A newly developed bone-specific physical activity questionnaire (BPAQ) was compared with other common measures of physical activity for its ability to predict parameters of bone strength in healthy, young adults. The BPAQ predicted indices of bone strength at clinically relevant sites in both men and women, while other measures did not.
Introduction: Only certain types of physical activity (PA) are notably osteogenic. Most methods to quantify levels of PA fail to account for bone relevant loading. Our aim was to examine the ability of several methods of PA assessment and a new bone-specific measure to predict parameters of bone strength in healthy adults.
Methods: We recruited 40 men and women (mean age 24.5). Subjects completed the modifiable activity questionnaire, Bouchard 3-day activity record, a recently published bone loading history questionnaire (BLHQ), and wore a pedometer for 14 days. We also administered our bone-specific physical activity questionnaire (BPAQ). Calcaneal broadband ultrasound attenuation (BUA) (QUS-2, Quidel) and densitometric measures (XR-36, Norland) were examined. Multiple regression and correlation analyses were performed on the data.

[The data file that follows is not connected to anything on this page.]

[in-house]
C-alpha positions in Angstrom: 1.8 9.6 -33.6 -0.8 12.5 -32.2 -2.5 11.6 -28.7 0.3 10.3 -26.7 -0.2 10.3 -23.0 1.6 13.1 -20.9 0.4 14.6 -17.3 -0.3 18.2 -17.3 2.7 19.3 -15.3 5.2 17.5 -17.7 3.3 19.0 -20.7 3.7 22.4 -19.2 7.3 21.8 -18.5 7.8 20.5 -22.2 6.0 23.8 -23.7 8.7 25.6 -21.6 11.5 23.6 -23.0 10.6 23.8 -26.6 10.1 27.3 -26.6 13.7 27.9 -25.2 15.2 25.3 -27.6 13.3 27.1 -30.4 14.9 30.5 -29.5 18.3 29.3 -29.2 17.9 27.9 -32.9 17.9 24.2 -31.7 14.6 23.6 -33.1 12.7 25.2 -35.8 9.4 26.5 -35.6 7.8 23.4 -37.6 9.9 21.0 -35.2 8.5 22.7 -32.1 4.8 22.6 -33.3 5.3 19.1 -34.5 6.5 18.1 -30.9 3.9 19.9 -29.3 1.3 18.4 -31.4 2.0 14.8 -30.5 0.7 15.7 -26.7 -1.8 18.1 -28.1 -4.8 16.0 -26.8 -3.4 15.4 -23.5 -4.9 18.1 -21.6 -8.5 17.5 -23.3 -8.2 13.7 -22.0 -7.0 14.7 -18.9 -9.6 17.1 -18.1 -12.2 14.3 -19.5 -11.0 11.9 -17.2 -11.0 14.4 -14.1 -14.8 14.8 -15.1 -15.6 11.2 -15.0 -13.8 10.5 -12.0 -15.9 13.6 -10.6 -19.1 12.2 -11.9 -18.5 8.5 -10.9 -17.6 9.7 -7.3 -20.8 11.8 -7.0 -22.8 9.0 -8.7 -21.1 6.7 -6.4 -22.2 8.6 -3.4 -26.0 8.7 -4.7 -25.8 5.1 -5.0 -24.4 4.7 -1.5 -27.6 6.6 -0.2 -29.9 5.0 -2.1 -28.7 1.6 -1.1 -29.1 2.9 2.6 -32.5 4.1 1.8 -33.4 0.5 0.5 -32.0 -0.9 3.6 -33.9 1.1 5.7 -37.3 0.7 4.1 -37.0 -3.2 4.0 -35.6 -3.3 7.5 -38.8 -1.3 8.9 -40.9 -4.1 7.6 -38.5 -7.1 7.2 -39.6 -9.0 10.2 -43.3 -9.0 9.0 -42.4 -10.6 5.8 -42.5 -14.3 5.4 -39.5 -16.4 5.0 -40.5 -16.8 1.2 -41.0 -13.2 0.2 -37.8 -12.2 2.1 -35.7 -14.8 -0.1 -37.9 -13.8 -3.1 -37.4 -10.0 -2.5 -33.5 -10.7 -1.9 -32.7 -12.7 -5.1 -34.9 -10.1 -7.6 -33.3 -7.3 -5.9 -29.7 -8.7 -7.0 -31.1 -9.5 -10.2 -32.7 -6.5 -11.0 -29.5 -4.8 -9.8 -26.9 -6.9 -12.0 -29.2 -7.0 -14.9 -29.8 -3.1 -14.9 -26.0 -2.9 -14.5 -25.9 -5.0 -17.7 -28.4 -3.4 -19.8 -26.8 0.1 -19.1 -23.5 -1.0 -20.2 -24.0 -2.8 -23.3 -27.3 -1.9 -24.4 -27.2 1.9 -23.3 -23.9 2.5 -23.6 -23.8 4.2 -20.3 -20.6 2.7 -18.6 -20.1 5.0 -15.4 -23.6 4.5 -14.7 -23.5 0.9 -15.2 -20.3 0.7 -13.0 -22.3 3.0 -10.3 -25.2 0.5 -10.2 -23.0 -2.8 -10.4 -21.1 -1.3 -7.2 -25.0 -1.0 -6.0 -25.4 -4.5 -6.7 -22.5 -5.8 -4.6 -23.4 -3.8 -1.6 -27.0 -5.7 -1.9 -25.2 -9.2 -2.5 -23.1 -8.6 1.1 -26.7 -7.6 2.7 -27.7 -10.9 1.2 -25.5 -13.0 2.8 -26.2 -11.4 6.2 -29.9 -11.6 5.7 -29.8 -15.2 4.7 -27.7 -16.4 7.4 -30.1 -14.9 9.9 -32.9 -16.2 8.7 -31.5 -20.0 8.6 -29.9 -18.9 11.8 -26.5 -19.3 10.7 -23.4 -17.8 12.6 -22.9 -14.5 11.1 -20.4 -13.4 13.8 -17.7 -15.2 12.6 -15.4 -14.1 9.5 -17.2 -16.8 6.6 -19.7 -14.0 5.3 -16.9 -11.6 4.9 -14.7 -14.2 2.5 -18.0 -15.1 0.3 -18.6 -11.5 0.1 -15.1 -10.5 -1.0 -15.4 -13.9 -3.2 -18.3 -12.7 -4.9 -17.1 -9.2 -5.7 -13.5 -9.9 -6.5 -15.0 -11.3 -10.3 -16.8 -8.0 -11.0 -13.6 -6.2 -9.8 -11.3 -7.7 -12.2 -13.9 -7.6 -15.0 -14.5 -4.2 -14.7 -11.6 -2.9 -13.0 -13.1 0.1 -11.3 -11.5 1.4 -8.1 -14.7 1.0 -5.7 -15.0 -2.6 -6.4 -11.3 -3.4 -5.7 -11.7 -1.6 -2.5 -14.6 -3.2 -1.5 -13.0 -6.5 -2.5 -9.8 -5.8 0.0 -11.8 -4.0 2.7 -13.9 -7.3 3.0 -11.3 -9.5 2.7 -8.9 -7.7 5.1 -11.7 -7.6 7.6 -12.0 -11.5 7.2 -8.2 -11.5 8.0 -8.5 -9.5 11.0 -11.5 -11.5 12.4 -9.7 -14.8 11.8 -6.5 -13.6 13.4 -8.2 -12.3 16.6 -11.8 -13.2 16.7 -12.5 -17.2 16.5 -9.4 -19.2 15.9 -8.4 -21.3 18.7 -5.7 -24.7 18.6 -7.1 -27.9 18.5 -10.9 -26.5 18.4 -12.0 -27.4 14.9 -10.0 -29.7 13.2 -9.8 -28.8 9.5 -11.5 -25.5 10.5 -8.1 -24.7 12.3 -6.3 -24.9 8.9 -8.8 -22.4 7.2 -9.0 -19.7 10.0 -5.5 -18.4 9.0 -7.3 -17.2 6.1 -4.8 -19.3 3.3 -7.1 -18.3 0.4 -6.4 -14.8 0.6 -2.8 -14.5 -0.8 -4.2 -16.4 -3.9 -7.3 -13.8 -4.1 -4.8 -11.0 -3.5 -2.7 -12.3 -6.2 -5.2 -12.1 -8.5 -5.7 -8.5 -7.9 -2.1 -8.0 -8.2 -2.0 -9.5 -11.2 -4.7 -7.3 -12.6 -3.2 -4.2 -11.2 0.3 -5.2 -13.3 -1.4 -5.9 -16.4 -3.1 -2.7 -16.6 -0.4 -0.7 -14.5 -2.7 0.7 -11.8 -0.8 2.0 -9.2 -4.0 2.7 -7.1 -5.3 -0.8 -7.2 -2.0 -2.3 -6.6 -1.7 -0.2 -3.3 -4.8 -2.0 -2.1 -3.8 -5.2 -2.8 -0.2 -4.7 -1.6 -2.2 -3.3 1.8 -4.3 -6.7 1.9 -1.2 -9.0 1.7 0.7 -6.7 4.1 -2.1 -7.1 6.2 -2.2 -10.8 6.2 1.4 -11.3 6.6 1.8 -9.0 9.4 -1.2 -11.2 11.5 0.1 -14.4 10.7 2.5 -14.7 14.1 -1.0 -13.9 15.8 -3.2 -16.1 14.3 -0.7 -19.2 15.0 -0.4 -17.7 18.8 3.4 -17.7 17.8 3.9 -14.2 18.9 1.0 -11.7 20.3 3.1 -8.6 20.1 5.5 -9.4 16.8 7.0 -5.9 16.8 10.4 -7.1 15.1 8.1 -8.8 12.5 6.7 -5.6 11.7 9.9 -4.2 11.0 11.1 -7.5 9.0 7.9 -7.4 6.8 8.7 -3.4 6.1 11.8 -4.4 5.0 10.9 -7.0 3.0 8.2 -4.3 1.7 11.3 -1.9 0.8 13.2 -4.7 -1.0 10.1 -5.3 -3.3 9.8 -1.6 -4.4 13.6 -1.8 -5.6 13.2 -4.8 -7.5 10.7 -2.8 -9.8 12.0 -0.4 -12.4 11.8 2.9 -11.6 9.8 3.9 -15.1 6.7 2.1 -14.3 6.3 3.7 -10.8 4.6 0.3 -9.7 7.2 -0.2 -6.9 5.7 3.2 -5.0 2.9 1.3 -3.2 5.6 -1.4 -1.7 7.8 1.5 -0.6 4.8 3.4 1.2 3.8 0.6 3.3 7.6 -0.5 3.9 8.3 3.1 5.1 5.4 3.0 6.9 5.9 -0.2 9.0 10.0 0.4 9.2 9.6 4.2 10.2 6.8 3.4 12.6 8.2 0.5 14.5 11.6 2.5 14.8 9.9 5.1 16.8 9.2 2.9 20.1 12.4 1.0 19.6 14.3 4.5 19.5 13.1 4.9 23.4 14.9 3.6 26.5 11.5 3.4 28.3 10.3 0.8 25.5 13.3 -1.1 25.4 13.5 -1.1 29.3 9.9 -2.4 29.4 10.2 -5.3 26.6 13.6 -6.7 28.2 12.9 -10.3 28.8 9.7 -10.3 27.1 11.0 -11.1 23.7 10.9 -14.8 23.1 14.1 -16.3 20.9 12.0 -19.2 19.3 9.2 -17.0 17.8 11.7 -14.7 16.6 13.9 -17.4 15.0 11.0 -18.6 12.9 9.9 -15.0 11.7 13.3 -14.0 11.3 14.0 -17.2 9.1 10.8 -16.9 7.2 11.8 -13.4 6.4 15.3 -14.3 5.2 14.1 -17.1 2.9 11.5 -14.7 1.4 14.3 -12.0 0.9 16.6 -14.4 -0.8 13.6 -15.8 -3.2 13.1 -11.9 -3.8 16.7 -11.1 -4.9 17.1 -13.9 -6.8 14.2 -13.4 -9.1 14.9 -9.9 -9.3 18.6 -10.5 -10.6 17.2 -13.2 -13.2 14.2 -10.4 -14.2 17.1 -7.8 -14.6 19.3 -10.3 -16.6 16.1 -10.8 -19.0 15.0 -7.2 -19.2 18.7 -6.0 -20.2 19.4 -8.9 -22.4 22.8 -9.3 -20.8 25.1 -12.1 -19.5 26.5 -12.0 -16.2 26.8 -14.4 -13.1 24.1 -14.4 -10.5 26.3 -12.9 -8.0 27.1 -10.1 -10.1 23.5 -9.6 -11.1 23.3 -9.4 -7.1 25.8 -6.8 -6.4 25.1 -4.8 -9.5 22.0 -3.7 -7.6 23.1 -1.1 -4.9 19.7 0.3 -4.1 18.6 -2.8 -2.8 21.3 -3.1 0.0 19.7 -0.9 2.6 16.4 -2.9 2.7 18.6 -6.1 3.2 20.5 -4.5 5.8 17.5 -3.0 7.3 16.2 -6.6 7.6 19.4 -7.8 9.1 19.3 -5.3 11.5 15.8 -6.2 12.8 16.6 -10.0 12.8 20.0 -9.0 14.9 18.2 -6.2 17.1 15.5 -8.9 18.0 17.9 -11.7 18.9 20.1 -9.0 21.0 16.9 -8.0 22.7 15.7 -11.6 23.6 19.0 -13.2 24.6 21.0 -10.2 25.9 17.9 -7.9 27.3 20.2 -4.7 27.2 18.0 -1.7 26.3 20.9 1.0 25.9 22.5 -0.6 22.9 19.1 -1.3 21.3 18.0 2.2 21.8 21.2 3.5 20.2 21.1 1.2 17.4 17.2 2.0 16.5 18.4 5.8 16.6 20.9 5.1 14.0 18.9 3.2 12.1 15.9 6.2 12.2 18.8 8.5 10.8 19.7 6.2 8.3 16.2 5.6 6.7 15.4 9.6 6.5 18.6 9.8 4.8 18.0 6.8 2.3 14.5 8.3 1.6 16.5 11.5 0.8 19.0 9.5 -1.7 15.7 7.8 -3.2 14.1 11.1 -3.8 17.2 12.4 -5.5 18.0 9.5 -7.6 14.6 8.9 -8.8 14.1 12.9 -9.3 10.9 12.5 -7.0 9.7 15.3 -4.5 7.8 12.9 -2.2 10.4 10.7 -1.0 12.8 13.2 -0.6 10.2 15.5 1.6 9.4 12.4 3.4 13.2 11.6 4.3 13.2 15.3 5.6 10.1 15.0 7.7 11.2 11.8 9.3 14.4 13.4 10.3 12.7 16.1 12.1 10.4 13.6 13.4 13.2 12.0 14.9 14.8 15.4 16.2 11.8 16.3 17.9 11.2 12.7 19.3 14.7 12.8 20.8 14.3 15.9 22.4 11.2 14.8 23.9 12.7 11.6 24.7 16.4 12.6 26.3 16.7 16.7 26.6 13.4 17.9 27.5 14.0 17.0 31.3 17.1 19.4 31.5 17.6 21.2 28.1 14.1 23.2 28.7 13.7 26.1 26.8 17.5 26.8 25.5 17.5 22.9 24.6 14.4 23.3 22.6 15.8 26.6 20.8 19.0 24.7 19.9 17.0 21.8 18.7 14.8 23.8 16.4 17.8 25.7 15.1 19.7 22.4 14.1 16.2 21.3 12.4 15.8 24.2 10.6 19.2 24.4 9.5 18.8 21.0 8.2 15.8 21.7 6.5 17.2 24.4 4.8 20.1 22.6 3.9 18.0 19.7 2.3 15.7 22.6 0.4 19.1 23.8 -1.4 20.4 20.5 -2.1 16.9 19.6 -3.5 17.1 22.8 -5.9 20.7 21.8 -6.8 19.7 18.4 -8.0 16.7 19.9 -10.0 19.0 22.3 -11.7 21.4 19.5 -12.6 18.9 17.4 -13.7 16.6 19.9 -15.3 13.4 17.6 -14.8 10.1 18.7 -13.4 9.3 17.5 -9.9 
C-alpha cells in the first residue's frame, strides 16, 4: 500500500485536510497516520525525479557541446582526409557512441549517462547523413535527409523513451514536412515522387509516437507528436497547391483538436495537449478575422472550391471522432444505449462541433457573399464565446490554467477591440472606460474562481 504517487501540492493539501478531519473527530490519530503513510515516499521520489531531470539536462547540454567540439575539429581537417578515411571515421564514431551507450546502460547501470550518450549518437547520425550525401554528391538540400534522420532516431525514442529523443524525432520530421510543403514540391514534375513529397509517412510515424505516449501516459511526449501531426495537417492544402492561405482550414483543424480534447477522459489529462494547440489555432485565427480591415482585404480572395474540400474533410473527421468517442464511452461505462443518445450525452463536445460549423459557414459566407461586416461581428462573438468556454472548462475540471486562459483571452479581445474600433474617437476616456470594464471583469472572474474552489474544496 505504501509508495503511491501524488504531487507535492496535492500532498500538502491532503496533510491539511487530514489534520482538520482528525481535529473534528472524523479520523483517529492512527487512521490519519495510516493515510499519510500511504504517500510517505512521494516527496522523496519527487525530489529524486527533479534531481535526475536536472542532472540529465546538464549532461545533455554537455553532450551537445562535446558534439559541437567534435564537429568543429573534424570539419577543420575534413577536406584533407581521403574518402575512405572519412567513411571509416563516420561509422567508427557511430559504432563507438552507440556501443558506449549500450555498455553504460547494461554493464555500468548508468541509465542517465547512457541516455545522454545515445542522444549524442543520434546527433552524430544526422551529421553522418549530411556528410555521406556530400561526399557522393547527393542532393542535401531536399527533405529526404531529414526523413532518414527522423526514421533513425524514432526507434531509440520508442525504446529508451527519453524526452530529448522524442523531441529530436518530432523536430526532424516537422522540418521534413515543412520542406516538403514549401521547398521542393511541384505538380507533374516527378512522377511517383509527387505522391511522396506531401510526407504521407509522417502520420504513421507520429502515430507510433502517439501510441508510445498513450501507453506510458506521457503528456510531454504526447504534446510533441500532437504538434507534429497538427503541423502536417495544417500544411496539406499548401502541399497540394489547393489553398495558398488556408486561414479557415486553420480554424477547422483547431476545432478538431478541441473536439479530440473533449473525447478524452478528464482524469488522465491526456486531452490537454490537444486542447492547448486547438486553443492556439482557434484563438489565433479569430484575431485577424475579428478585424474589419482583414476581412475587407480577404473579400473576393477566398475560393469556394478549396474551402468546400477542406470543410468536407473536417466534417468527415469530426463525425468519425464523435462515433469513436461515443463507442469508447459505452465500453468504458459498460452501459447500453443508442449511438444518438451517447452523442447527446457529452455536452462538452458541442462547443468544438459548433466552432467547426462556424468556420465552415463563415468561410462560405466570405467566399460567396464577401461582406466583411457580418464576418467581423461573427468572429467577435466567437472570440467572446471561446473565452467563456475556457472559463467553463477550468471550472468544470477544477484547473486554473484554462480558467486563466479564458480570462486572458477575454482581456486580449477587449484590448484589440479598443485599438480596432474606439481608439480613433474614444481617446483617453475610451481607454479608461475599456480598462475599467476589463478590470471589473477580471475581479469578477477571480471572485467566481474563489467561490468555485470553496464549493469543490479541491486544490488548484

Results: The current activity component of BPAQ was a significant predictor of variance in femoral neck bone mineral density (BMD), lumbar spine BMD, and whole body BMD (R(2) = 0.36-0.68, p < 0.01) for men, while the past activity component of BPAQ predicted calcaneal BUA (R(2) = 0.48, p = 0.001) for women.
Conclusions: The BPAQ predicted indices of bone strength at skeletal sites at risk of osteoporotic fracture while other PA measurement tools did not.